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South Florida researchers use GPS-fitted possums and raccoons to capture invasive pythons: reports


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South Florida researchers are working on a new way to track and capture invasive Burmese pythons, by using small mammals outfitted with GPS devices, according to reports.

The Tampa Bay Times reported that a group of researchers has been watching raccoon and possum behavior on the edges of Crocodile National Wildlife Refuge, located nearly 40 miles south of Miami in Key Largo.

The small animals the researchers have been observing all have GPS collars, allowing the team to track the locations of the possums and raccoons.

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After about five months, the researchers had a bit of a breakthrough when one possum collar used in the field suddenly stopped moving for a few hours, when it began once again.

The lack of movement triggered what researchers called a mortality signal, but when it started moving again, the researchers had a hunch the small mammal may have been eaten by a snake, Michael Cove, the curator of mammals at the North Carolina Museum of Natural Sciences told the Tampa Bay Times.

Cove is working on the project with members of the U.S. Fish and Wildlife Service and Southern Illinois University.

The though was that a remained in the area as it digested the possum before relocating with the GPS tracker inside of it.

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Though it took a month for the researchers to locate the tracker as the snake moved in and out of Key Largo’s labyrinth of caves, when they did, they found a 12-foot-long, 66-pound female python full of egg follicles. A snake like this has the potential of laying 100 eggs and capturing one and removing it from the ecosystem can prevent hundreds of future snakes from being introduced into the ecosystem.

After euthanizing the snake, the Times reported, researchers were able to open the snake up and retrieve the collar, so it could be placed on another possum at a later date.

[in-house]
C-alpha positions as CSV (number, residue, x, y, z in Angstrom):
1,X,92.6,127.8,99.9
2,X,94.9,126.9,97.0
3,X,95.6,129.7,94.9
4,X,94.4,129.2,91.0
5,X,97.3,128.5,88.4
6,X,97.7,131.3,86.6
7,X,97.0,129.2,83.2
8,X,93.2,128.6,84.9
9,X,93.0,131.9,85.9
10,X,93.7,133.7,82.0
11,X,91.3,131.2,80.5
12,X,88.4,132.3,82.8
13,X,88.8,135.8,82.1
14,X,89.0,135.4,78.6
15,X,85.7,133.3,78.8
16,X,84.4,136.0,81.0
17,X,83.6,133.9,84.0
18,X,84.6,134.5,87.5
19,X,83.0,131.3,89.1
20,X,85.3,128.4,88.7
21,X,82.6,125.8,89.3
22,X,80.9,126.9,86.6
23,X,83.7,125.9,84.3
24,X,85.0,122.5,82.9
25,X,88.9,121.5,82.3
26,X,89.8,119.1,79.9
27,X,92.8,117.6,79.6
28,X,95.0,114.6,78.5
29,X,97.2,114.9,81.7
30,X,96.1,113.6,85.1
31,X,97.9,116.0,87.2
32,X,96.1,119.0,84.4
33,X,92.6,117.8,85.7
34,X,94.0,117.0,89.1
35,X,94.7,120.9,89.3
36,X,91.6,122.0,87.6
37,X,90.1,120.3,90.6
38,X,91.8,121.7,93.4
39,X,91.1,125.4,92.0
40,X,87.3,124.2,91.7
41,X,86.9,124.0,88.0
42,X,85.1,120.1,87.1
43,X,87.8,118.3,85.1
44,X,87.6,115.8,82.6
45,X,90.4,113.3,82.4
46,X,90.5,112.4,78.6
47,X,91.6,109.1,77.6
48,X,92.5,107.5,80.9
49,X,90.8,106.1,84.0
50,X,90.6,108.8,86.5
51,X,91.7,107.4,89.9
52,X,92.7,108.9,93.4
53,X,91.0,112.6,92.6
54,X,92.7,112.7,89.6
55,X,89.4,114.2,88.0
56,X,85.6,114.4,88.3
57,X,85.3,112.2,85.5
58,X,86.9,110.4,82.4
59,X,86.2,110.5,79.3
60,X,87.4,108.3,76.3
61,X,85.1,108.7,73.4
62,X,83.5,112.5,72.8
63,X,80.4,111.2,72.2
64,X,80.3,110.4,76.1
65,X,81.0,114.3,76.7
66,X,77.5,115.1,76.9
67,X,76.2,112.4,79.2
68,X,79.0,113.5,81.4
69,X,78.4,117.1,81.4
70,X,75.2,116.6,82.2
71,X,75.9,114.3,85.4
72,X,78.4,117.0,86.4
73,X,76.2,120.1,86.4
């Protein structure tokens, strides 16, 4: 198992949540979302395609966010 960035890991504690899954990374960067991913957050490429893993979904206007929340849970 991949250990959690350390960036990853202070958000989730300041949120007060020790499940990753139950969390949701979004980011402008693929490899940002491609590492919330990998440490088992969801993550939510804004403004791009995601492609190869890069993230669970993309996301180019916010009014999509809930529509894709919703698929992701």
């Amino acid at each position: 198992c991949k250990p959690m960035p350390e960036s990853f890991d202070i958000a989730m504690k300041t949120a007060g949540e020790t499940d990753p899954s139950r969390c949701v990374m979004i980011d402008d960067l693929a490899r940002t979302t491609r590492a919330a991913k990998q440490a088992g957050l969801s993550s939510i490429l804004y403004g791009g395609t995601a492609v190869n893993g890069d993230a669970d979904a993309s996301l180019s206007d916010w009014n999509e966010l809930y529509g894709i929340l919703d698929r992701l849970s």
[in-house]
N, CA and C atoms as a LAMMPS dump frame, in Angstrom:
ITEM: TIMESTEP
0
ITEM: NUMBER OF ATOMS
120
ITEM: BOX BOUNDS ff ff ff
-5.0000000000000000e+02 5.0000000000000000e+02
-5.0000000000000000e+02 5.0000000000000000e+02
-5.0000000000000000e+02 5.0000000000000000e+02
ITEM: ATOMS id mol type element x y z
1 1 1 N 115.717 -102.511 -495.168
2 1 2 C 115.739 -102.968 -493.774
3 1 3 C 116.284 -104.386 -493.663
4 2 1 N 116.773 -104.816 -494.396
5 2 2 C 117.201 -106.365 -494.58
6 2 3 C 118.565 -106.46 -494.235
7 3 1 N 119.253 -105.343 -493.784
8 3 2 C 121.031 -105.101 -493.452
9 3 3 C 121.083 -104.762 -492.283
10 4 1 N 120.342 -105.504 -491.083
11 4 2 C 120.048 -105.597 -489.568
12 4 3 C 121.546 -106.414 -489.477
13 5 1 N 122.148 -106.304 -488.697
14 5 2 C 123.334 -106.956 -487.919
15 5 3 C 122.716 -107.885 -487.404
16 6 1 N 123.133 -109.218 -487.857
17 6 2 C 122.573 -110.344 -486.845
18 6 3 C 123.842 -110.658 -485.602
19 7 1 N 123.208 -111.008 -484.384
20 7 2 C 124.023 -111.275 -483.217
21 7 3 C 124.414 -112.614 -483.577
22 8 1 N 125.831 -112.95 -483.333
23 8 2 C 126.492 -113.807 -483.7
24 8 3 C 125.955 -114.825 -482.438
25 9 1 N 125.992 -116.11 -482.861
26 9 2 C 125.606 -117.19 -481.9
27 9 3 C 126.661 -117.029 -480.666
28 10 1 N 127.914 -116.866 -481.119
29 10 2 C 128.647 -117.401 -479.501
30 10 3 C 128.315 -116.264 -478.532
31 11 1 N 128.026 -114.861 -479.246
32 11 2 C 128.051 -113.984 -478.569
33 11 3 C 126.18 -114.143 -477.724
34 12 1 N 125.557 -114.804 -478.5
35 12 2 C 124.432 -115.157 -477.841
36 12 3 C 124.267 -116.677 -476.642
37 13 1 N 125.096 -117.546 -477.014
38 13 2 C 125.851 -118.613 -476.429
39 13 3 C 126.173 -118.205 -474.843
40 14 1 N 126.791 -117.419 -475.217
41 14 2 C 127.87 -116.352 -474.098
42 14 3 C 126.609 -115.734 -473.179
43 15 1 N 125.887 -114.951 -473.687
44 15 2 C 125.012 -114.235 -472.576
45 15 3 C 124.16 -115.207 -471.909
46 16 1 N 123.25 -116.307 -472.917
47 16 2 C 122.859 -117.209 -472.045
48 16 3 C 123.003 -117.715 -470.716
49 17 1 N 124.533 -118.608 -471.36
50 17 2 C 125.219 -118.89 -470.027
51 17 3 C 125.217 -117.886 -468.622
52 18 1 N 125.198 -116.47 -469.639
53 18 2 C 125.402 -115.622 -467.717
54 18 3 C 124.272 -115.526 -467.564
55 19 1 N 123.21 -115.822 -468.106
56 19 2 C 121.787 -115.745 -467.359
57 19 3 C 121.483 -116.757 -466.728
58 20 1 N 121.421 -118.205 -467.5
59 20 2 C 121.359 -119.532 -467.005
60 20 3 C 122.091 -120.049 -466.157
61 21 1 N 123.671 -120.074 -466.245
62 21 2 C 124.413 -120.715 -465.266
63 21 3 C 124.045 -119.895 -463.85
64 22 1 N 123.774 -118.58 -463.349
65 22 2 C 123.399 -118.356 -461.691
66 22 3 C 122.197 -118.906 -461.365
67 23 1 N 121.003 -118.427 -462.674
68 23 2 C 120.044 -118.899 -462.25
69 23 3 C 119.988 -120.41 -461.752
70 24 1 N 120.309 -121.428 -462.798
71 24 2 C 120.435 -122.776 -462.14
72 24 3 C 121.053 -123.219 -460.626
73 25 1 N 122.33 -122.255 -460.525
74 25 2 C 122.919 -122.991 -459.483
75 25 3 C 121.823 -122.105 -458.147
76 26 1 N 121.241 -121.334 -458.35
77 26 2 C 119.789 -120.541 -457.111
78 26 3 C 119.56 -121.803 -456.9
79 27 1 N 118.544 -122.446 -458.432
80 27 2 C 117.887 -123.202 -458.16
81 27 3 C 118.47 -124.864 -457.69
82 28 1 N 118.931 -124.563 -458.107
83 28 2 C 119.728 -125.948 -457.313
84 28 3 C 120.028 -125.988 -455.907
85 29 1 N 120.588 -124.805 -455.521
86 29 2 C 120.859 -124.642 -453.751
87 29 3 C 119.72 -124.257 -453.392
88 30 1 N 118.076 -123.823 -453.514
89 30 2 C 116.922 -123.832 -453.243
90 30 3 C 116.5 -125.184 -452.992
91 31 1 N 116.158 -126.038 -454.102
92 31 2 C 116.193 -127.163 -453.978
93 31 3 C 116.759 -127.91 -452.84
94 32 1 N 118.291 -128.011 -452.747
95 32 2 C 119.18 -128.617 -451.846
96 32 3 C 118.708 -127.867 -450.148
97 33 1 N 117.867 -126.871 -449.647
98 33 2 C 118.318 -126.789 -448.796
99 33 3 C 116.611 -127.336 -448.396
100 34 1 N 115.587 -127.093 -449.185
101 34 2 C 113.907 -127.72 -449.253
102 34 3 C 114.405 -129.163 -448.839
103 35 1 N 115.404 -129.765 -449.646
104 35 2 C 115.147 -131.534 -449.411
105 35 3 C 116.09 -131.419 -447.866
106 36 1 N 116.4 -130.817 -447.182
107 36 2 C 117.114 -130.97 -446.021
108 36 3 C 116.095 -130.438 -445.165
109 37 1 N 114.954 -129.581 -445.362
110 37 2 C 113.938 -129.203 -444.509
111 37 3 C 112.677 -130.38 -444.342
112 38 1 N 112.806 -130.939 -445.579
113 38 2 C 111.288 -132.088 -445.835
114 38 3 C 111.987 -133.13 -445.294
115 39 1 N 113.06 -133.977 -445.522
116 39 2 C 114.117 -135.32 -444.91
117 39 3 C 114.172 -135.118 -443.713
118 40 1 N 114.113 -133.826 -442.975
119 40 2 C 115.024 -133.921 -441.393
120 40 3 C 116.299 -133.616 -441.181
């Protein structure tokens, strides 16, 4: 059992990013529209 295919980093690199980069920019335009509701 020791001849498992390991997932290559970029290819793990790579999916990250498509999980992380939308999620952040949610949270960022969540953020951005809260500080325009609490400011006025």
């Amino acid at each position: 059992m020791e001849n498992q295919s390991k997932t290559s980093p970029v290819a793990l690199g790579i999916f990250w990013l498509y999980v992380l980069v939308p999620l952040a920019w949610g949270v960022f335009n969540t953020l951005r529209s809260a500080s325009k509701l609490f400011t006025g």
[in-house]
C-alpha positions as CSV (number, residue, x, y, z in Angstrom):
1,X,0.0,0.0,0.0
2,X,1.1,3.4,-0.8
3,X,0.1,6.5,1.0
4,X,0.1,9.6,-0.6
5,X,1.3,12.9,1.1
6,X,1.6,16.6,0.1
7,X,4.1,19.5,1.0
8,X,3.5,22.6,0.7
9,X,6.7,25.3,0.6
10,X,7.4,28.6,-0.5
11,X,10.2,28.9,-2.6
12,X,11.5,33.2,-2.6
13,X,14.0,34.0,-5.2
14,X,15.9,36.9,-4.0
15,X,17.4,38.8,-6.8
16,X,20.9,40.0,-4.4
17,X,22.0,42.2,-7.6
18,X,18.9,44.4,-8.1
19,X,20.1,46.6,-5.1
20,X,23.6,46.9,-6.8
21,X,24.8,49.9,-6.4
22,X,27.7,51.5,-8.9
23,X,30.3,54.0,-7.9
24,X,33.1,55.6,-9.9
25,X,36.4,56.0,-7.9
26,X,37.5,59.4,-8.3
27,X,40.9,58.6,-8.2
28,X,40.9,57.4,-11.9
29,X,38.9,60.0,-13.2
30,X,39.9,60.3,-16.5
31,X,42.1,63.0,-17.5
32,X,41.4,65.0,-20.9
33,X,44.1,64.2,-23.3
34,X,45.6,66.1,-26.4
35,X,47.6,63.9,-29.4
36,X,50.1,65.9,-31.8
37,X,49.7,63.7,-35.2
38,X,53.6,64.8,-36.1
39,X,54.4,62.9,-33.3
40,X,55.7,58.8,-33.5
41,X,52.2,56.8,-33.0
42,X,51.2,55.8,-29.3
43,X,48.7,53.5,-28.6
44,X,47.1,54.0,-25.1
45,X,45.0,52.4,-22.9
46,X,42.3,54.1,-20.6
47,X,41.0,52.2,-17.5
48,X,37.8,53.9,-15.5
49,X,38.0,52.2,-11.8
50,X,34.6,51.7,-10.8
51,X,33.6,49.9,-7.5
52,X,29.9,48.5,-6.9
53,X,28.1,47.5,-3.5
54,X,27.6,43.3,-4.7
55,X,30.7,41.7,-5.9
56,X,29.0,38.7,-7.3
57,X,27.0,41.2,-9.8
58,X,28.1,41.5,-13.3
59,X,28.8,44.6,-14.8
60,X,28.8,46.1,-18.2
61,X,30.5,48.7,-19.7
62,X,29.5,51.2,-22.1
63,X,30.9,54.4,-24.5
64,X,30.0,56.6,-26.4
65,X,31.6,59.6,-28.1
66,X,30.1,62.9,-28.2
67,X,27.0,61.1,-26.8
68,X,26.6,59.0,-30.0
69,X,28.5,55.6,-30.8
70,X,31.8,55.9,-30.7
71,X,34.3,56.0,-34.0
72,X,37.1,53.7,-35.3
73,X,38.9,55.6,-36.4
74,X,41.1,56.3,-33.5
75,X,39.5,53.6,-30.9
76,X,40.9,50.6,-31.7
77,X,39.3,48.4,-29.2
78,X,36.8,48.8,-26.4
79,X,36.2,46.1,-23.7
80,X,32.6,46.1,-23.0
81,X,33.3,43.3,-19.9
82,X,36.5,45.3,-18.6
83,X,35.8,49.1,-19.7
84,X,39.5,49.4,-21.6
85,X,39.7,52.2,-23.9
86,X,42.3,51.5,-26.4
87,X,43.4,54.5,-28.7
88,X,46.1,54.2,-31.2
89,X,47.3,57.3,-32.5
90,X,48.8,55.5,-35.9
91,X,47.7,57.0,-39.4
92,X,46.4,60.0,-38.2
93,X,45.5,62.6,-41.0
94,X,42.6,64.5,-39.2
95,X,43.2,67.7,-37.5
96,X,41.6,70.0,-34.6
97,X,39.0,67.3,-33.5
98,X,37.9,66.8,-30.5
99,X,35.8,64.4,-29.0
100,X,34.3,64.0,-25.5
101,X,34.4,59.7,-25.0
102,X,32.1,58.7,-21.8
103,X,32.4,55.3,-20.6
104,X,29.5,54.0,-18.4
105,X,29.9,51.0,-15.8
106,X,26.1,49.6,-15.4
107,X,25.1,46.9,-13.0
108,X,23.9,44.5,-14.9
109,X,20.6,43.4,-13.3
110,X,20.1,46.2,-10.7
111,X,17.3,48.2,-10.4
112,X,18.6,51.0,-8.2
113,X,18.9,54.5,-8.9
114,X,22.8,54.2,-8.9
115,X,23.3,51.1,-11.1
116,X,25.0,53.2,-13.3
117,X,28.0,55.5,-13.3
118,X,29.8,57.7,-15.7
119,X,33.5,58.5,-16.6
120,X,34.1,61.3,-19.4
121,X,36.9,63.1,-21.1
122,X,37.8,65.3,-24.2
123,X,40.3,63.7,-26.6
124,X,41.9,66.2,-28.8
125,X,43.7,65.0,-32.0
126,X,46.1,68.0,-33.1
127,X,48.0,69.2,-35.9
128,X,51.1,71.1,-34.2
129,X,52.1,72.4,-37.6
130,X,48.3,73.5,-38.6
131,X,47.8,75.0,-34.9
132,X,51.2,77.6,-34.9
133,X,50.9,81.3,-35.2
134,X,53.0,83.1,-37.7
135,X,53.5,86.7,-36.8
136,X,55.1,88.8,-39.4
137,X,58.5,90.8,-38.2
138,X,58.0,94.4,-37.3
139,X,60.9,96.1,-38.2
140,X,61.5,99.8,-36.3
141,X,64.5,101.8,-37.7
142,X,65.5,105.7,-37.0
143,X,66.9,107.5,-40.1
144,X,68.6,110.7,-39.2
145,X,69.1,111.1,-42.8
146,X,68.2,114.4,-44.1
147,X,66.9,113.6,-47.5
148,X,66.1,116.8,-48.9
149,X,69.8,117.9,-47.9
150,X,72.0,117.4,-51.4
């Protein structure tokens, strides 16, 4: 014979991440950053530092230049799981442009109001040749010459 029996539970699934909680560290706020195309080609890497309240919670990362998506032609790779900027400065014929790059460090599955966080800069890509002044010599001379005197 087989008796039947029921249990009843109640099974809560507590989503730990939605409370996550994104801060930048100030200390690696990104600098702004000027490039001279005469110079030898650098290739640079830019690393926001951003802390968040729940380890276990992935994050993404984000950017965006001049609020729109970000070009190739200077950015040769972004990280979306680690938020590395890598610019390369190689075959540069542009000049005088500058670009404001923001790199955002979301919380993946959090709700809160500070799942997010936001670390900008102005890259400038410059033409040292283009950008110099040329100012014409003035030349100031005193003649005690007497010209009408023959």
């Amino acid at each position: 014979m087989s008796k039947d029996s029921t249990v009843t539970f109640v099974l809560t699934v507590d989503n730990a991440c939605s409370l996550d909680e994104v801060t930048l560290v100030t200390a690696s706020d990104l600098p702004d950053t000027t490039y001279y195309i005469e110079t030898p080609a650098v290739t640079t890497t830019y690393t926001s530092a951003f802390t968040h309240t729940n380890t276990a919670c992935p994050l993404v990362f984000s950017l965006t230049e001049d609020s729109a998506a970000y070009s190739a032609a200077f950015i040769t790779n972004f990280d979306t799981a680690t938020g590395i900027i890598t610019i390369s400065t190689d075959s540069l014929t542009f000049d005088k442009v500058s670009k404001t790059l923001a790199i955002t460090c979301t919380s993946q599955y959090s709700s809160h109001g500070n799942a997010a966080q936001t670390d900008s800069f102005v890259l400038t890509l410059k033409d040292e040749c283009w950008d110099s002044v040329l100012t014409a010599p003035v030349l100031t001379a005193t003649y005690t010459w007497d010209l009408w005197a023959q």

Researchers found that the collars outfitted on small mammals gives them a new way to track Burmese pythons, which are from Southeast Asia and were introduced into the Everglades in the 1990s.

According to the Fish and Wildlife Conservation Commission, Burmese pythons are not native to the Sunshine State and their presence in the Everglades ecosystem and south Florida negatively impacts the native species, as a female Burmese can lay 50 to 100 eggs at a time.

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Since 2000, more than 17,000 wild Burmese pythons have been removed from the state of Florida, the FWC reported.

In October, the state held the 2022 Florida Python Challenge to capture and remove dozens of the snakes from the ecosystem. The winner of the challenge was a 19-year-old man who caught 28 of the 231 removed during the 10-day challenge, earning him $10,000.

While researchers told the Times this method of hunting pythons will not eradicate the serpents from Florida, they claim it is the closest thing to a proven method in attracting the bigger female snakes by using bigger raccoons and larger male possums.

The challenge is producing a collar that will remain in the python and that does not pass through its digestive system. One idea being worked on, the Times reported, is a tracker with zip ties that can catch onto the snake’s digestive tract.

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As is, the collars cost $1,500 each with a lifespan of two years, and ultimately the researchers hope to utilize cheaper VHS collars at a cost of $200 each.

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